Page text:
Roger Federer does not seem very upset about the prospects of finishing his carer without an Olympics singles gold.
Roger Federer finds silver lining as others see a dark cloud
Roger Federer, whenever he decides to call time on his phenomenal career, will almost certainly finish as the greatest player the men's game has seen. He might end up with 20 or more grand slams titles, but sadly he will never be the owner of a Golden Slam - which includes an Olympic gold medal as well as titles in the four traditional slam events.
He will be 35 by the time the Olympics roll into Rio de Janeiro in 2016 and the tournament might be played on clay.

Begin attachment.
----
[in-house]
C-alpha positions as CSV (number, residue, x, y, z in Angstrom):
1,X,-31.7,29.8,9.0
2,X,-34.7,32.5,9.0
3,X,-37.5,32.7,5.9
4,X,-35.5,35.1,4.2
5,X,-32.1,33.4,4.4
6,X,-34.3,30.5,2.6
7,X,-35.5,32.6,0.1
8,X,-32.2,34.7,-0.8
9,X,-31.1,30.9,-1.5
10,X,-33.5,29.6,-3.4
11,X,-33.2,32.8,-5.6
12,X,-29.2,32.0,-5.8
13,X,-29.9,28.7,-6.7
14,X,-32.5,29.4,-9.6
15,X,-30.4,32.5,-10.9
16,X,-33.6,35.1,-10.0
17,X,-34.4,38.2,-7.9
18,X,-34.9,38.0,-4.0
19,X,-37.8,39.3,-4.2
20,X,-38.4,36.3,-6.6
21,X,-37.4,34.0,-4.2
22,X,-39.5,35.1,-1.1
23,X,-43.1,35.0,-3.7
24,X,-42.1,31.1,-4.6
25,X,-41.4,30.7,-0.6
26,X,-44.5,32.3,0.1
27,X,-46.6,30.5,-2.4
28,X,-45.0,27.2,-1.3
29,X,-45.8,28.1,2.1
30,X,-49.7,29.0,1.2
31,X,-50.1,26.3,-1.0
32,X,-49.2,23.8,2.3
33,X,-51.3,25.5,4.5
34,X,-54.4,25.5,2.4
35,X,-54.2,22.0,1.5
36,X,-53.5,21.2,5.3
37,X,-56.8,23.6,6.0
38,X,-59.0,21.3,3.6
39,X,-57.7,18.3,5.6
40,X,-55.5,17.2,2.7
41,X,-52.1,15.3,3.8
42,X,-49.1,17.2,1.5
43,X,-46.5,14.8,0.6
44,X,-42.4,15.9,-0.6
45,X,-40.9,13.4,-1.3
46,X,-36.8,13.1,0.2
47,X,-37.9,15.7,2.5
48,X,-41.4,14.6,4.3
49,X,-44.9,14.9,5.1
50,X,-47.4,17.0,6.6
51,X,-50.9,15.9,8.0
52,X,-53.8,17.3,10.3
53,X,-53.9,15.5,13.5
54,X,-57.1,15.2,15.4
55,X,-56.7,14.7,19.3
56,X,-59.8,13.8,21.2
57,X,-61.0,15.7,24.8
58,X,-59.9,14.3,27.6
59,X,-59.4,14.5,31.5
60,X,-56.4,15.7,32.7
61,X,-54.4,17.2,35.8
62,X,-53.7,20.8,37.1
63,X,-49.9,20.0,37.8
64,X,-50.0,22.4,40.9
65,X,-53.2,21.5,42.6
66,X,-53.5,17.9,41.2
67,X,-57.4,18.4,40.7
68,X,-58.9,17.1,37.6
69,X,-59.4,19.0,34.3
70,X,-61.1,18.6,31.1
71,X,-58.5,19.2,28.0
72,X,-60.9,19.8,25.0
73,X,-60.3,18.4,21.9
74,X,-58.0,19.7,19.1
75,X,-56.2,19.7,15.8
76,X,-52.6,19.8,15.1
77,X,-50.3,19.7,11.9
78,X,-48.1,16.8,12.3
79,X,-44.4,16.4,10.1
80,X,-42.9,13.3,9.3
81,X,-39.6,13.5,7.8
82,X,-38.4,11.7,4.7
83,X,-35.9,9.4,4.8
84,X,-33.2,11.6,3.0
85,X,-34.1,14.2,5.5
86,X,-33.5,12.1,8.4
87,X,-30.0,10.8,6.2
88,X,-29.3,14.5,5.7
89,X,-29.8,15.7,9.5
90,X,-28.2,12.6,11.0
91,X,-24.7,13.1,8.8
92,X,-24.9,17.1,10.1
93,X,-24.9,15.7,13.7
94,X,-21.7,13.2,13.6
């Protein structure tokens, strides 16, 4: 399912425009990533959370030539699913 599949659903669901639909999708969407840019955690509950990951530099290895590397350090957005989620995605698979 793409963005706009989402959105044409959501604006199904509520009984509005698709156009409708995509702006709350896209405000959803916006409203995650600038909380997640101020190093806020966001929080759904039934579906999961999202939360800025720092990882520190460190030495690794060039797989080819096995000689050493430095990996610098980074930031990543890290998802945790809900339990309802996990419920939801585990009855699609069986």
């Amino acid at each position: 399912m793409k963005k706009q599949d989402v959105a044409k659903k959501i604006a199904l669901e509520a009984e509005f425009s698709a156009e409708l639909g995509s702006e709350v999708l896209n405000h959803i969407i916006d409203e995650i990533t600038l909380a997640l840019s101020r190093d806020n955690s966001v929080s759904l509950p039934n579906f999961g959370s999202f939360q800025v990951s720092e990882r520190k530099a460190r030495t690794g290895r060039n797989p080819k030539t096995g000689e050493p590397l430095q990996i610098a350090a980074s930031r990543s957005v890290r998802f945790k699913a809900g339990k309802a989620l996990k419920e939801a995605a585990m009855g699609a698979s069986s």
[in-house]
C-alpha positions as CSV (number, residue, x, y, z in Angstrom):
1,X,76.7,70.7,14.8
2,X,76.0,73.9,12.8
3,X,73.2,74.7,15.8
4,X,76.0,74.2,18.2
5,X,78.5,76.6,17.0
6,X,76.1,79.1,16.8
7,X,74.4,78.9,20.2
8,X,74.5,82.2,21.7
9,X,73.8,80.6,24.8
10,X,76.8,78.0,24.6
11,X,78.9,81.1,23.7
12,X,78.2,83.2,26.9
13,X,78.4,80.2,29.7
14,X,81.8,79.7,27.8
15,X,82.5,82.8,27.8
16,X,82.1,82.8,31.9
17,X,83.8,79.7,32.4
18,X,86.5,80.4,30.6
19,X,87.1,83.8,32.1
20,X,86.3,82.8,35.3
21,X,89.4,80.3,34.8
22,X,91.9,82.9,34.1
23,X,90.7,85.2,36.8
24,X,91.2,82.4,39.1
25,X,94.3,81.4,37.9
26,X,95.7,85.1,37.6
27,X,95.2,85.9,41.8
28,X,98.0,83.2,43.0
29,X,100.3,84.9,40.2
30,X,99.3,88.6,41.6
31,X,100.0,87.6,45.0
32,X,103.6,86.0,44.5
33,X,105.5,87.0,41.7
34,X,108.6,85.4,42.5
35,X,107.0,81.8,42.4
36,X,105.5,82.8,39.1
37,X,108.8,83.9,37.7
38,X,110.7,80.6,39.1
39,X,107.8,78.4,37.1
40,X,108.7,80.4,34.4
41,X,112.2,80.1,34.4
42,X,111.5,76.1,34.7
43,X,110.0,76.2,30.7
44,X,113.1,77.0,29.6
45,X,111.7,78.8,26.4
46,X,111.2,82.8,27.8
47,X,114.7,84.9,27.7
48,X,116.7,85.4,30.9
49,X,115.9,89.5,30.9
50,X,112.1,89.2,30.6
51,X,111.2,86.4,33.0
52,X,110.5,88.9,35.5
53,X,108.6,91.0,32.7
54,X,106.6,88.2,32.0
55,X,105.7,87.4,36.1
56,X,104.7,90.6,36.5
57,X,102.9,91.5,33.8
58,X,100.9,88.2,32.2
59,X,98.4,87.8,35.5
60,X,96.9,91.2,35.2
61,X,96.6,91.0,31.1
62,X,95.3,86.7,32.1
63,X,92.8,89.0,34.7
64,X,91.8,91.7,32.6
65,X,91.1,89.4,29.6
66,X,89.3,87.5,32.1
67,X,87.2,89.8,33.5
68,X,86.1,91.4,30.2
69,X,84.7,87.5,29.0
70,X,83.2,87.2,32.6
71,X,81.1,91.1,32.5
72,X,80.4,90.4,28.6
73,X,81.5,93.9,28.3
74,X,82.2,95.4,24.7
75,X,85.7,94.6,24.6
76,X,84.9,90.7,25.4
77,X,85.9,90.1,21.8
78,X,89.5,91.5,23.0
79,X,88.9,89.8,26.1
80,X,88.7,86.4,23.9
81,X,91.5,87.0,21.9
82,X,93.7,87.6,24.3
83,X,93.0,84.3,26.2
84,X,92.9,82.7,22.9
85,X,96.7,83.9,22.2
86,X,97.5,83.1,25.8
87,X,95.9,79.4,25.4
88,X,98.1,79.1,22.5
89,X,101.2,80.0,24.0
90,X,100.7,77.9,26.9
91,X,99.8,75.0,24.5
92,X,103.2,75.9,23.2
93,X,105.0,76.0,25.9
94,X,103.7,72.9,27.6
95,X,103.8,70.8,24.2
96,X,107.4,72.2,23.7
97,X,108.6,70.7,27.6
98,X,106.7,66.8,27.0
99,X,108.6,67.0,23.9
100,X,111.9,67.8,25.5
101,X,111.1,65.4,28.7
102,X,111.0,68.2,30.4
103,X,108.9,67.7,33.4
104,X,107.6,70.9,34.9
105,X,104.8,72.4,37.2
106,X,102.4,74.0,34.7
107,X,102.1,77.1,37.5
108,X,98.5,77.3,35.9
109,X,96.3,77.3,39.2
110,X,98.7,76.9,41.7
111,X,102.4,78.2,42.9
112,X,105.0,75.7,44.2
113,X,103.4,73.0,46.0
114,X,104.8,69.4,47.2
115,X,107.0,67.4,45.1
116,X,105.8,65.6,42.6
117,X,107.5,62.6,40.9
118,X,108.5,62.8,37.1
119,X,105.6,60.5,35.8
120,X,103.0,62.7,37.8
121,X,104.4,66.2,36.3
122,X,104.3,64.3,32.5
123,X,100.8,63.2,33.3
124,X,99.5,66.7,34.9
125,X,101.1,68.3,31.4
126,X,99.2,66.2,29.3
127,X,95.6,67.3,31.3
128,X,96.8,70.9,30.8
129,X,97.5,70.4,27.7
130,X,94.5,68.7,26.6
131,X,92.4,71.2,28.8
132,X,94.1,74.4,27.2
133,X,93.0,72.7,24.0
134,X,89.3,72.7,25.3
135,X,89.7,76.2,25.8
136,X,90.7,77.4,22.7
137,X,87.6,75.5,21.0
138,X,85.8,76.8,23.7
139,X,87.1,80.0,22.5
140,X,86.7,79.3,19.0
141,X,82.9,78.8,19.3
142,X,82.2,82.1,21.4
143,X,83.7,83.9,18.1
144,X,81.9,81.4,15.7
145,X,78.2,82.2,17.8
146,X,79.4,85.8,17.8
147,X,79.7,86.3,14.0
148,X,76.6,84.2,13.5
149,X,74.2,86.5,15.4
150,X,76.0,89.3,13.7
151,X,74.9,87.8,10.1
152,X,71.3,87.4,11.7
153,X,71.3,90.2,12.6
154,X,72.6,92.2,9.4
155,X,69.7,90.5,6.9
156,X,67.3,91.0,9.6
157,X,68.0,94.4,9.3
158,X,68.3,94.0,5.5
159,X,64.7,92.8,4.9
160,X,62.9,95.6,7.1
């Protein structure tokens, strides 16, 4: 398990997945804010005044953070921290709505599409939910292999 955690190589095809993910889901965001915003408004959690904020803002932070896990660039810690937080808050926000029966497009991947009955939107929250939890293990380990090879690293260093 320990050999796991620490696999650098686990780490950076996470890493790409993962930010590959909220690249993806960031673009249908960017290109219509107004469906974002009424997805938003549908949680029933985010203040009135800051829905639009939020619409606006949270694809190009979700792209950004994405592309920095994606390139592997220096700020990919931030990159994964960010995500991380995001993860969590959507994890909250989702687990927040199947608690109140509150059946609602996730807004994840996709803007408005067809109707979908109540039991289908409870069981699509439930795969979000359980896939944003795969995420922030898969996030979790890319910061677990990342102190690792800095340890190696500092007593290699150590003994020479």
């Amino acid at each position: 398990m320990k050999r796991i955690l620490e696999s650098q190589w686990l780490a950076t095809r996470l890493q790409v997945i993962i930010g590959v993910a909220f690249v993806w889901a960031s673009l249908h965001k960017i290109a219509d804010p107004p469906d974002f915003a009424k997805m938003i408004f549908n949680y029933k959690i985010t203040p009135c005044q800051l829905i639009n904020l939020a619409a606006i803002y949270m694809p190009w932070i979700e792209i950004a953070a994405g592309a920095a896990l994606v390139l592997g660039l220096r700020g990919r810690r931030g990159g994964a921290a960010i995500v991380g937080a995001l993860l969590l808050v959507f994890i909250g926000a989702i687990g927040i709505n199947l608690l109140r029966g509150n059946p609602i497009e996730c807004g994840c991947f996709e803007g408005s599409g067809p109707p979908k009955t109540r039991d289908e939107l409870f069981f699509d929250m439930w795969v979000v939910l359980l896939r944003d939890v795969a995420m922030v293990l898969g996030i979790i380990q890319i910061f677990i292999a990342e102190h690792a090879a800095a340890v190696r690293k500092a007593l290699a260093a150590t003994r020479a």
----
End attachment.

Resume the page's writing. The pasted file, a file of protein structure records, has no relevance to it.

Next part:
These London Games were his best chance.
Playing on the All England grass courts where has won seven Wimbledon crowns - the most recent less than a month ago - Federer was expected win his first Olympic singles gold after failing to win a medal in three previous efforts - in 2000 Sydney (finished fourth), 2004 Athens (lost in the second round) and 2008 Beijing (reached the quarter-finals).
The Swiss, however, did not appear downcast at the awards ceremony; he seemed to enjoy the up-close view of Murray in his golden moment.
Federer does not seem very upset about the prospects of finishing his career without an Olympics singles gold.
"People think I have to gobble up everything to make my resume as great-looking as possible," he said. "It's not the case. Don't feel too bad for me. I am very, very proud, honestly, to have won a silver."
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